While backup and recovery technology is an important survival practice for your company and has improved, business systems are increasingly complicated, and we rely on them more than ever. My framework of best practices for disaster recovery (DR) will improve the restoration of business services if an outage occurs:
1. Make DR an official business project
Business continuity plan updates and testing must be treated as a formal business project. Otherwise, it may get secondary treatment or even be postponed in favor of other critical business objectives. Even in difficult economic times, DR is important enough to ensure that you maintain testing and updates to the plan.
2. Formally organize a DR team
Plans require people and it is critical that you formally secure resources for disaster recovery operations. Organize your DR team, hold periodic meetings and stay focused on its critical role. DR is usually a part-time assignment of the employee, but formal job objectives and resource commitments can help secure participation. A formal plan ensures that you properly budget for people, technical resources and travel expenses.
3. Invite business participation
A technology-only DR approach is ineffective. The strategic business units must help rank the importance of applications and their order of recovery. They must help test recovered systems to ensure that all services are working, rather than just a data base was loaded.
4. Support education and training
Disaster recovery planners must continually evaluate new technologies and approaches for using it. Emerging technologies like cloud computing or Windows 7 are new challenges in 2010, and new methods of backup might even include looking at Carbonite or similar services for remote users. It's important to invest in training the DR leader and team, thereby creating the most cost-effective and protective scenarios.
5. Test the plan
A former manager once stated that "anyone can take a backup, but can they recover?" Formal testing of mock disasters is one of the most worthwhile evaluations possible for a disaster recovery plan. Our auditors would even periodically declare simulated disasters, where we performed on-site recovery in a lab to save expenses. The goal is to evaluate the business recovery plan as thoroughly as possible, so that it's successful when Murphy's Law does occur. Don't let higher priority projects put DR testing on the shelf.
6. Involve the entire DR team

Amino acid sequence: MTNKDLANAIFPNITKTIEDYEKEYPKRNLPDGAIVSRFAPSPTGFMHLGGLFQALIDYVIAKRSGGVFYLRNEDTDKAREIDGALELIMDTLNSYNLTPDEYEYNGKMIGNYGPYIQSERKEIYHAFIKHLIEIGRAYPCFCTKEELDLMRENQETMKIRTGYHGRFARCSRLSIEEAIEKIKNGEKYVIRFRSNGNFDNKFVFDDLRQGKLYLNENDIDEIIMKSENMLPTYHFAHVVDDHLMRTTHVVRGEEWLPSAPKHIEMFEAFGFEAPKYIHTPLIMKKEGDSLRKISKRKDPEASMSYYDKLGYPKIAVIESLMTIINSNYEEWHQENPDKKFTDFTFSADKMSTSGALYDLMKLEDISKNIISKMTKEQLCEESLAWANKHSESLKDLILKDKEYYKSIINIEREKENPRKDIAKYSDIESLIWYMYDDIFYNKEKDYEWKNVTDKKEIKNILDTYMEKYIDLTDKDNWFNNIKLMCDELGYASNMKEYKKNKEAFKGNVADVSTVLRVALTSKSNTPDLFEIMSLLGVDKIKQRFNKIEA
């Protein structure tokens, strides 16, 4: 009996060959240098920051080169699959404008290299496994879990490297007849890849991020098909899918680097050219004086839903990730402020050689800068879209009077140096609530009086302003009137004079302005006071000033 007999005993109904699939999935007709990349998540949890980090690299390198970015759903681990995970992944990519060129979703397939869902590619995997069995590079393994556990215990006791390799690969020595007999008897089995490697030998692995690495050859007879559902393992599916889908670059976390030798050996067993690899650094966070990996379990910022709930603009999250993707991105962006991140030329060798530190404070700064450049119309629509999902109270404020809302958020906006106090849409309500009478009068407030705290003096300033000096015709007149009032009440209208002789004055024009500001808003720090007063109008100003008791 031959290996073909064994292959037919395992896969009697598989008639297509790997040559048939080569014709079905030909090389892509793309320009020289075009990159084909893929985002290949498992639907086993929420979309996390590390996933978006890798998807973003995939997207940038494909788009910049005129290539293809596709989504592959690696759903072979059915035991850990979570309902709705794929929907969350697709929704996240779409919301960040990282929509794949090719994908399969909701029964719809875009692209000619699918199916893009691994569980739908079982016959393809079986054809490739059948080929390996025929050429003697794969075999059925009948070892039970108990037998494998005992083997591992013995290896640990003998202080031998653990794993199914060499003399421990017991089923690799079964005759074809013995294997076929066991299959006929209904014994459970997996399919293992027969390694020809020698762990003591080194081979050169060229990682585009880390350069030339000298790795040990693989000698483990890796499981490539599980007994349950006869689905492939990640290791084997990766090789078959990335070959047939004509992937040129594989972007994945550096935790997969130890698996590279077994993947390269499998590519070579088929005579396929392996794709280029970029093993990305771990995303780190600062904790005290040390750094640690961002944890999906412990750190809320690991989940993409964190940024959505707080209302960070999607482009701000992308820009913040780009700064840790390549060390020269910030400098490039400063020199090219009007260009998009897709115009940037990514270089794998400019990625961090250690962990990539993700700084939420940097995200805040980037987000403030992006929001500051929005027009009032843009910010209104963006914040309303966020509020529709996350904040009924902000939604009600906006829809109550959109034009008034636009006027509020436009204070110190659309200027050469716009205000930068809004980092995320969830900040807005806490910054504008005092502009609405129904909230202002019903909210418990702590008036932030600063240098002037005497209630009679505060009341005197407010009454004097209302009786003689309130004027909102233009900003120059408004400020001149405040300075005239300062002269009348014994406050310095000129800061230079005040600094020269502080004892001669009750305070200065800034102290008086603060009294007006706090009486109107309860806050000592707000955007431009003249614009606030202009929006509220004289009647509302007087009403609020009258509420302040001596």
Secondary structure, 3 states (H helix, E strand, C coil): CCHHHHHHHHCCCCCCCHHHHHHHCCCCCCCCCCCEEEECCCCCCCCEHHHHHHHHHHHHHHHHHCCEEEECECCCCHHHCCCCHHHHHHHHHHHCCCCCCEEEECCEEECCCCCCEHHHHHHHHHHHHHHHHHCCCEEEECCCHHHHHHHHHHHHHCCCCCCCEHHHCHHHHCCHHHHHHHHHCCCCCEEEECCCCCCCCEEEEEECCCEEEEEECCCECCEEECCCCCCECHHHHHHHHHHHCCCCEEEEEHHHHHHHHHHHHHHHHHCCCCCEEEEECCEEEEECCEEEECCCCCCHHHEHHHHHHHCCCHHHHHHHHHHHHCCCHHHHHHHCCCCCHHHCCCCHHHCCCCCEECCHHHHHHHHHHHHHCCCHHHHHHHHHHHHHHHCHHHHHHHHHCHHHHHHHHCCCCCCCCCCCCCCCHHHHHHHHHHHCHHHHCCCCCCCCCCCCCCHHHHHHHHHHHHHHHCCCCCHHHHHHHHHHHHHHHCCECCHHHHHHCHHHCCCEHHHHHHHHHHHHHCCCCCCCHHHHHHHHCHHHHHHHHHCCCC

While budgets and resources are tight as our nation's economy recovers, it's important to involve users and the business during recovery tests. It should not be a technical exercise only. Team participation provides valuable experience and training. It also facilitates differing perspectives that will improve the plan.
7. Sample different applications
It's always important to recover the most critical application, but other business systems should be rotated into quarterly or annual test cycles as part of the plan. Random selections help ensure that your team is adhering to documentation standards as application maintenance occurs.
8. Maintain security
The business of evaluating security controls is sometimes neglected in the testing process. During recovery testing, all security controls must be carefully reviewed to ensure sensitive customer data would not be compromised during a real recovery. For example, a weakly secured wireless LAN may allow important customer information to leak out.
9. Formally document DR tests
Using a lessons learned approach, document all findings for each test. Look for specific areas of improvement for the application tested. Also evaluate general areas for improvement in the disaster recovery process itself.
10. Exercise continuous improvement
The DR process will only be as good as the plan and its supporting documentation. Standards for change management must include updating DR considerations as applications change. The technical foundation for IT systems is constantly changing and new technologies must be addressed, e.g., cloud computing.
Harry Waldron, CPCU has worked in the IT profession for over 35 years. A Microsoft MVP, he works as a senior developer for Fairfax Information Technology Services in Roanoke, VA, where he provides technical, business and leadership support on key development projects. He writes about security and best practices for several technical forums, including myITforum.com. He has earned 10 professional designations in technology, business, and insurance fields.
This was first published in January 2010